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  • Shays’ Rebellion: The American Revolution’s Final Battle

    Shays’ Rebellion: The American Revolution’s Final Battle

    From 1786 to 1787, only three years after the Revolutionary War, the state of Massachusetts was gripped by an armed rebellion as Daniel Shays and Luke Day led a revolt against the local government. Shays’ Rebellion has often been dismissed as a small and insignificant uprising by a rabble of poor indebted farmers, but historian Leonard L. Richards’ in his book Shays’s Rebellion: The American Revolution’s Final Battle presents a very different thesis. Following the rebels’ defeat, each man was […]

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  • The Wealth of Nations: A Case for Free Markets

    The Wealth of Nations: A Case for Free Markets

    Adam Smith’s Revolutionary Economic Theory in Wealth of Nations In 1776, Adam Smith penned An Inquiry into the Nature and Causes of the Wealth of Nations in order to discover the best economic policy a nation should follow. Ultimately, he concluded that a free-market system (in which the government had limited intervention in the marketplace) would lead to the most productive nation. Developing such revolutionary theories as the division of labor, the invisible hand, and freedom of trade, Smith successfully challenged mercantilist ideas […]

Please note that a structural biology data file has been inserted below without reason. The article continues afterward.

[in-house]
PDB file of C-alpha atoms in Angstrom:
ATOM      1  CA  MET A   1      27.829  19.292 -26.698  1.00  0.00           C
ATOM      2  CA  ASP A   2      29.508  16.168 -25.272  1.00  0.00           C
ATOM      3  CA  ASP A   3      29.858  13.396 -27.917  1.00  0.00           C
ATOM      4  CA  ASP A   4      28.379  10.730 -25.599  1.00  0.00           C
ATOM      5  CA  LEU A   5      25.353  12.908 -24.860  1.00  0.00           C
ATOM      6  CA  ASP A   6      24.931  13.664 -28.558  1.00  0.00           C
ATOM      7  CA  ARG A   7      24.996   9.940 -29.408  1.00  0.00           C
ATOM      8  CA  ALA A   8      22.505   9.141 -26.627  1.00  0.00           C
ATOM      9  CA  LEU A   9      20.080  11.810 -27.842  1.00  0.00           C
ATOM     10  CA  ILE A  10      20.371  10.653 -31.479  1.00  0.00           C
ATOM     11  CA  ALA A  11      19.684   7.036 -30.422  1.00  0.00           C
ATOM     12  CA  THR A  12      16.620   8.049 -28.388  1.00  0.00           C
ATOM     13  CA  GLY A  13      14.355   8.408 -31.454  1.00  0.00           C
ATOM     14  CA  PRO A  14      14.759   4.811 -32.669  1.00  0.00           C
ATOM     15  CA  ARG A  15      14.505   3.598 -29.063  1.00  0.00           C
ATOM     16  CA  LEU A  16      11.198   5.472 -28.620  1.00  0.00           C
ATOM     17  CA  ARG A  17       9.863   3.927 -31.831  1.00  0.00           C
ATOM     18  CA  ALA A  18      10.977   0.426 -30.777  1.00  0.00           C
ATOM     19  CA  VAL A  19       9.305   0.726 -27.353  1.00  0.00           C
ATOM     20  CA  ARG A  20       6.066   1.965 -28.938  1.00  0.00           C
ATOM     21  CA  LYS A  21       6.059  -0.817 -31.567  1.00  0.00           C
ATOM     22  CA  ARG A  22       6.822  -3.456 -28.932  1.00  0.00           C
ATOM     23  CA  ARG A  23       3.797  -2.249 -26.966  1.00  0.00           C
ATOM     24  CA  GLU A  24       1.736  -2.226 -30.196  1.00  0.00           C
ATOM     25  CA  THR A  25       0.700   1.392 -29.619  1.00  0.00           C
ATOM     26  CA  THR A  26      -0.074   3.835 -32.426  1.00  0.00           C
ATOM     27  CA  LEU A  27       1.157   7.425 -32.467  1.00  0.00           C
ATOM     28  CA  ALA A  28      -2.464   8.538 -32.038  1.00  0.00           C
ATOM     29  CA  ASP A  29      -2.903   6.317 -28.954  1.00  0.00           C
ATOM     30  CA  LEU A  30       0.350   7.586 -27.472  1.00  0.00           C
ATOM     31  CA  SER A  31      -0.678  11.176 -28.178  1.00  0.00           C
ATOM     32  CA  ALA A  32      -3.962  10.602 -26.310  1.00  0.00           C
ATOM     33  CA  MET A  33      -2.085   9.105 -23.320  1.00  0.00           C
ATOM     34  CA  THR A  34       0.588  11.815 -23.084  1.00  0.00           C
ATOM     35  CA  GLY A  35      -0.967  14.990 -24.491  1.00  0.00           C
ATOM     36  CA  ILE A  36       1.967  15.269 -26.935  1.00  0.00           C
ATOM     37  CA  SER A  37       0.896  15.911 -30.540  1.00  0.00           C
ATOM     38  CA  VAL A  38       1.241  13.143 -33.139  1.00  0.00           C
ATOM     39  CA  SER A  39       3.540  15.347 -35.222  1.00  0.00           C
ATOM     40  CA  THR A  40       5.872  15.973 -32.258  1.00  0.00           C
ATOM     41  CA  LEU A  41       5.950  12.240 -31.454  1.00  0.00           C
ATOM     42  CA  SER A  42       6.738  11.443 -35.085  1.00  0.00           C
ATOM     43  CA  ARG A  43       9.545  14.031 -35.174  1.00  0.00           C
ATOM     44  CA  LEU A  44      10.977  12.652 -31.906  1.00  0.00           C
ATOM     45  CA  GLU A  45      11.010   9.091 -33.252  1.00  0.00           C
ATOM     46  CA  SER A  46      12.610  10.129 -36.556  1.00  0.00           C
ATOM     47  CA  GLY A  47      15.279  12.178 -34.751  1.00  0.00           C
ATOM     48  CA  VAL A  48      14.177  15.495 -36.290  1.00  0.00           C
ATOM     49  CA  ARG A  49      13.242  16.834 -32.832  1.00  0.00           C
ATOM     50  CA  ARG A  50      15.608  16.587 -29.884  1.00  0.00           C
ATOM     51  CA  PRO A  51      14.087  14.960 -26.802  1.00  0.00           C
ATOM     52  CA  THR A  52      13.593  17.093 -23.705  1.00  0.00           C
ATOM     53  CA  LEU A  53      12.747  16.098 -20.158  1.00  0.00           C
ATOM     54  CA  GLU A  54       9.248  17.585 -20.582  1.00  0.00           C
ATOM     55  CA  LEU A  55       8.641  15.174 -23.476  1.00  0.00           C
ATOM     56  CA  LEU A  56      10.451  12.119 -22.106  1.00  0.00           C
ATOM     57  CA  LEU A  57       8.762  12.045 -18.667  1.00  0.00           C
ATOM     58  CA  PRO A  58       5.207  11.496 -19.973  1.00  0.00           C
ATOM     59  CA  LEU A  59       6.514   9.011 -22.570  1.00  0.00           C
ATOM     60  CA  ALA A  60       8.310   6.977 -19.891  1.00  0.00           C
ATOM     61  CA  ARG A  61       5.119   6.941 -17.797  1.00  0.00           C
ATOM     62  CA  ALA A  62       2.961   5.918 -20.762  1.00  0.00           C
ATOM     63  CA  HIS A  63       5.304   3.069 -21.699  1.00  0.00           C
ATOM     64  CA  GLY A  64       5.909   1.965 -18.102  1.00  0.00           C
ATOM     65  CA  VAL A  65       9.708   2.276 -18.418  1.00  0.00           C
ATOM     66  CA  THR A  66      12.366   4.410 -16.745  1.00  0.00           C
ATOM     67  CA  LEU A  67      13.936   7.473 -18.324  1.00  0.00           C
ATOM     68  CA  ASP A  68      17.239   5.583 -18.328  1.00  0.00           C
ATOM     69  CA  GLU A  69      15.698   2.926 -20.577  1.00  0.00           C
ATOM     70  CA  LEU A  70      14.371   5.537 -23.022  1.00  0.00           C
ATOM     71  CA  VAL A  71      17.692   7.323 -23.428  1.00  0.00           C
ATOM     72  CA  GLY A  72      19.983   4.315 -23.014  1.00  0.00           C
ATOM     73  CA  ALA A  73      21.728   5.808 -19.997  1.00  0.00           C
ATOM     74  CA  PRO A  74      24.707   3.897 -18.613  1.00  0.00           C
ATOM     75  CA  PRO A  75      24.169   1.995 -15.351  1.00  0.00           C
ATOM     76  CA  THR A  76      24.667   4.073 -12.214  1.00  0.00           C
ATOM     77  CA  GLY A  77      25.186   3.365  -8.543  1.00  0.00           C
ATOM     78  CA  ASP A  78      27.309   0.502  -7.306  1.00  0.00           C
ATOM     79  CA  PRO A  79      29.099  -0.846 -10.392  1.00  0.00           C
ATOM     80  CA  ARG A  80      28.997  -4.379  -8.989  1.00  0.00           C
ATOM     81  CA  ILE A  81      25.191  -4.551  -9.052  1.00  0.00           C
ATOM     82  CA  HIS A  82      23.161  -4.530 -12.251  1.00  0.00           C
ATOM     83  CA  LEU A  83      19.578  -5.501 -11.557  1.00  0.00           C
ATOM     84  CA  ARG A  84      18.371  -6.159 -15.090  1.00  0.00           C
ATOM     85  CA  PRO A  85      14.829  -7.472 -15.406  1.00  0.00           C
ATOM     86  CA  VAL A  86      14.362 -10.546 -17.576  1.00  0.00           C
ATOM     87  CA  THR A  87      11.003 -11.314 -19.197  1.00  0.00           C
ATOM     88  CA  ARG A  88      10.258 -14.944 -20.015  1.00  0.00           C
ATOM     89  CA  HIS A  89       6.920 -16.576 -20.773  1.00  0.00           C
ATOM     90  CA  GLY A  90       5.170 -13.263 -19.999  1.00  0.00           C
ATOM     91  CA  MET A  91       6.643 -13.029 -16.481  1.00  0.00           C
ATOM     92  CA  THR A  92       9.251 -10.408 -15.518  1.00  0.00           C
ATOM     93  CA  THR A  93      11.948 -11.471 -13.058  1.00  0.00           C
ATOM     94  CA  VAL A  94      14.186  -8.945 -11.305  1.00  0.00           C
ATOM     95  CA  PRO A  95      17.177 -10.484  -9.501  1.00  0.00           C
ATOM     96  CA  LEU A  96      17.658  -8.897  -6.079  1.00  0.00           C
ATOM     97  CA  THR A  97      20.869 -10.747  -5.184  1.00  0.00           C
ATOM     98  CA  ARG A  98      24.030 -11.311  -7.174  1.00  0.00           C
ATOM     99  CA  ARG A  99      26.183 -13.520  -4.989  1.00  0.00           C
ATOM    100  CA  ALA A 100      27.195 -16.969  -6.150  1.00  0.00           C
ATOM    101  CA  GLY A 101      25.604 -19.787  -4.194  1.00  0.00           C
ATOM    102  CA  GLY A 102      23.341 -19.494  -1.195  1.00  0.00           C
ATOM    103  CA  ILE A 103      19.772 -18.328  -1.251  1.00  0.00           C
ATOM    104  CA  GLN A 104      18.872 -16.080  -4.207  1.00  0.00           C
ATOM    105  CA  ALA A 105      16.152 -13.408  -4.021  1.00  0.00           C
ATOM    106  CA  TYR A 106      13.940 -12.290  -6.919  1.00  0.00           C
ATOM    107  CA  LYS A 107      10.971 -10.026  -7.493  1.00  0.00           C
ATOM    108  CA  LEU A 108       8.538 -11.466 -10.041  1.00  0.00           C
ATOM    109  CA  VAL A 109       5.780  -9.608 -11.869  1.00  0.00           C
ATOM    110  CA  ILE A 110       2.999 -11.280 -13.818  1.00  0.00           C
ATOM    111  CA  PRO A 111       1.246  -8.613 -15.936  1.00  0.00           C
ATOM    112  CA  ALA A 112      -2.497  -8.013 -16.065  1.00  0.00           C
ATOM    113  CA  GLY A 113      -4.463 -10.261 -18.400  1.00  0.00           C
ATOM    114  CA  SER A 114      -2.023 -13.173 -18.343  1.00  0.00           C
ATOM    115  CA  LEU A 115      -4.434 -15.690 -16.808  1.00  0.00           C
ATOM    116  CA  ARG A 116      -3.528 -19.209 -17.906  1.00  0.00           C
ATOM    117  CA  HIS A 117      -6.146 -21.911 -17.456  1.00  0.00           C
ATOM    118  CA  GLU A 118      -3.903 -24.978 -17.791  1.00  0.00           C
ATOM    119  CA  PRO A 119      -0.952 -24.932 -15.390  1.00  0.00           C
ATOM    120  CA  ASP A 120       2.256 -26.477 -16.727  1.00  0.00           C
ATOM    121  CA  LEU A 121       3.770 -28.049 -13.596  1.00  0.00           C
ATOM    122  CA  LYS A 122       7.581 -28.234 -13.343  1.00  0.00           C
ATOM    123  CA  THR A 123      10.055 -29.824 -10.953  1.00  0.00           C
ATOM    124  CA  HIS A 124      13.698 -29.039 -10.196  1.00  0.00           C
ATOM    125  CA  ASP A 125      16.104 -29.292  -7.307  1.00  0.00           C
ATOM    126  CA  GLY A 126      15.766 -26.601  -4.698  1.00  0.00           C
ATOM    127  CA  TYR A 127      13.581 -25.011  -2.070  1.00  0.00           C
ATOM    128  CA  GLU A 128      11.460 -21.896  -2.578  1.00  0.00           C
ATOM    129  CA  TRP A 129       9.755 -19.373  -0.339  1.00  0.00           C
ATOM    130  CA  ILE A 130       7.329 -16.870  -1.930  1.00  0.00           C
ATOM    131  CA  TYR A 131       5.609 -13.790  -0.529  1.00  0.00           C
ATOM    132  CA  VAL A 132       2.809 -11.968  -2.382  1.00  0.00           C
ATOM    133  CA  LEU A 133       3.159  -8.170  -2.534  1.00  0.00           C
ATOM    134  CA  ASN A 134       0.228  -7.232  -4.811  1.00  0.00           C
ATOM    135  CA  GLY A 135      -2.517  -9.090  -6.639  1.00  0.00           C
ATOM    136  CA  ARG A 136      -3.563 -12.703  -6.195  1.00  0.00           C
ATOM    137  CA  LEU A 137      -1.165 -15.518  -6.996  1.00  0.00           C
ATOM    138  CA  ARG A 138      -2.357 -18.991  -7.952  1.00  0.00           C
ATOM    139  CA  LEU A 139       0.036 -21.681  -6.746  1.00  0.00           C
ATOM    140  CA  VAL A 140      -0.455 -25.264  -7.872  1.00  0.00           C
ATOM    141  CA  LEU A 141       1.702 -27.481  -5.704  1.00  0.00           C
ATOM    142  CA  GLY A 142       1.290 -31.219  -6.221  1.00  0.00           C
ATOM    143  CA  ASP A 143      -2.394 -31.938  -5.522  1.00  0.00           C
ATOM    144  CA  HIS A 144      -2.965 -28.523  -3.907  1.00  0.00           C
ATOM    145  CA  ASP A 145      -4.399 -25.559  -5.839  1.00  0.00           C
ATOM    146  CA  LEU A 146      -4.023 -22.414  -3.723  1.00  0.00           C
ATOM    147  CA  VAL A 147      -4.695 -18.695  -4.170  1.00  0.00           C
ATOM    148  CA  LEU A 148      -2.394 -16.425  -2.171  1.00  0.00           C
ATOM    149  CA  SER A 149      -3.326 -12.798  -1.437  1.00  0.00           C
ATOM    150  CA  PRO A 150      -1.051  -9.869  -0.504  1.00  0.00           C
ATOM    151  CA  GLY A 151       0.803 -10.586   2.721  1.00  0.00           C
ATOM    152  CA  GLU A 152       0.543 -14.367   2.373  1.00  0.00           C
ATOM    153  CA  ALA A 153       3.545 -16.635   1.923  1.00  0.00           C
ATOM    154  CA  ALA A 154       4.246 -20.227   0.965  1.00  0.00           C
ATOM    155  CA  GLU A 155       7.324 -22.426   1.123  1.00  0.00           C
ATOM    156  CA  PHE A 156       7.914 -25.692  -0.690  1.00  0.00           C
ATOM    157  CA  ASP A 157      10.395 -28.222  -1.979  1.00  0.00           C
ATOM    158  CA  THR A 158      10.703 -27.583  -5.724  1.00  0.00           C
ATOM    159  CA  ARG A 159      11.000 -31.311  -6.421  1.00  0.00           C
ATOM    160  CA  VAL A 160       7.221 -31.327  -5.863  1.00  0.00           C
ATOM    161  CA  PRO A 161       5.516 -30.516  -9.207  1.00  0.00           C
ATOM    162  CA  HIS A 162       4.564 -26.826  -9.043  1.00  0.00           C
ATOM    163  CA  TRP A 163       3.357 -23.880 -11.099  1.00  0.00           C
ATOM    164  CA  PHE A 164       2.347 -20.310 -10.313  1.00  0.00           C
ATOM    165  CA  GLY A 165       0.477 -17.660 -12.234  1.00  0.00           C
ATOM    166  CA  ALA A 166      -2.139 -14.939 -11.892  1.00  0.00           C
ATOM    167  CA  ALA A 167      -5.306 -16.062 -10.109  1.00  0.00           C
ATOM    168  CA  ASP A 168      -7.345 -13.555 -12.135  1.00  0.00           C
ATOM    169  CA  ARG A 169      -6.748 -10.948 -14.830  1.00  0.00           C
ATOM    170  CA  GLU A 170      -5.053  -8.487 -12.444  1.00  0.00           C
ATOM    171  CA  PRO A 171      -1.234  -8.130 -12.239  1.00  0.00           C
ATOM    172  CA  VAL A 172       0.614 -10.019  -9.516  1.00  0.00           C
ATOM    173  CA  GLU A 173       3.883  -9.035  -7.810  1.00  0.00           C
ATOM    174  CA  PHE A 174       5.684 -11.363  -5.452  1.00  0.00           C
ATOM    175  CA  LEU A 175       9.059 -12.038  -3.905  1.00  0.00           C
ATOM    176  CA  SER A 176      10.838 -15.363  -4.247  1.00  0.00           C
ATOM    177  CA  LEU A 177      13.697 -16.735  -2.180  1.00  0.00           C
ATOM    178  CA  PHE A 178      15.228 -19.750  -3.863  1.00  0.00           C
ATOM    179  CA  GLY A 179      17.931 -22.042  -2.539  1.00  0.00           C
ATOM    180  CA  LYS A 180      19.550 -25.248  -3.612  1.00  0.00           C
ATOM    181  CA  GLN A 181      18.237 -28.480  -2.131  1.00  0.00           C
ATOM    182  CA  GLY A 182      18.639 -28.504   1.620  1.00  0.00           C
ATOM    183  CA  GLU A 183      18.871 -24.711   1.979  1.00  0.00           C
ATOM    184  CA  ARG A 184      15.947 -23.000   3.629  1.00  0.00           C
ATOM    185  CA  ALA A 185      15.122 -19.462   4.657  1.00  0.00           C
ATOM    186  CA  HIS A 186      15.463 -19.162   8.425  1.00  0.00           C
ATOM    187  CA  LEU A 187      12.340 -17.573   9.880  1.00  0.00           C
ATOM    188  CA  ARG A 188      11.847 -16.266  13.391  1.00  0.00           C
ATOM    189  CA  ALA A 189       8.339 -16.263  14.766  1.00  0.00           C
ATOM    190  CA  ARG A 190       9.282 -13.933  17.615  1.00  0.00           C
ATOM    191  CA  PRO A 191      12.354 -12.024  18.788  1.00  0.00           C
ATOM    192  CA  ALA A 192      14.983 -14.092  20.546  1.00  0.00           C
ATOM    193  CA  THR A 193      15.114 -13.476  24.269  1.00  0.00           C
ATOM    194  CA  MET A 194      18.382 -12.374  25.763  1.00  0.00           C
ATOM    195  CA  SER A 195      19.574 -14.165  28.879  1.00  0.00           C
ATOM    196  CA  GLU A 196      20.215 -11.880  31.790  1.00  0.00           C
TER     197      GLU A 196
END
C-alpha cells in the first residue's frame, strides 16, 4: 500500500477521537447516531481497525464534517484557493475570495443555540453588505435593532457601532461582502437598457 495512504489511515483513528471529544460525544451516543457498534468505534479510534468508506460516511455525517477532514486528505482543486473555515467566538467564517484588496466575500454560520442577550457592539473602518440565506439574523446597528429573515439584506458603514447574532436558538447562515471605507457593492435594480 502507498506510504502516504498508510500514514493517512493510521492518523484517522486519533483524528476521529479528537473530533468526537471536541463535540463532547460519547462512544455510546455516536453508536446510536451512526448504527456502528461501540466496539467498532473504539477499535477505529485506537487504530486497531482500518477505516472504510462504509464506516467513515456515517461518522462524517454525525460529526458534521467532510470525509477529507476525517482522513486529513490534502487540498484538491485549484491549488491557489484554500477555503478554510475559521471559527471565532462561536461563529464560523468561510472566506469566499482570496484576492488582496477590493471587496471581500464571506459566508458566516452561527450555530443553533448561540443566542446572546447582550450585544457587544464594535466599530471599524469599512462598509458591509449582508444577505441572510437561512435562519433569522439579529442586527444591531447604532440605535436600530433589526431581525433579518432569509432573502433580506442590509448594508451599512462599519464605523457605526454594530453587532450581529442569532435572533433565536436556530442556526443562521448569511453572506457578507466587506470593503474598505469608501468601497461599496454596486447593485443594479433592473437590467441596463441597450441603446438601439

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  • Plunkitt of Tammany Hall

    Plunkitt of Tammany Hall

    “He Seen His Opportunities, and He Took ‘Em” The Blessings and Curses of the Urban Political Machine William L. Riordon’s Plunkitt of Tammany Hall compiles numerous talks that New York Senator George Washington Plunkitt gave in defense of his political career in the 1800s as a ward boss in the political machine known as Tammany Hall. While progressive reformers decried this urban political machine as a cancer on American democracy, Plunkitt presents the thesis that the machine’s existence is justified because it […]

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  • Benjamin & William Franklin: Father and Son, Patriot and Loyalist

    Benjamin & William Franklin: Father and Son, Patriot and Loyalist

    Sheila L. Skemp’s Benjamin and William Franklin attempts to disprove the opinion that because Loyalists and Patriots during the Revolutionary War had divergent political views, they can simply be categorized into two distinct parties: “good guys and bad guys.” Using the accounts of Benjamin Franklin (a Patriot) and William Franklin (a Loyalist), Skemp demonstrates how the distinction between the two parties was not so black and white.

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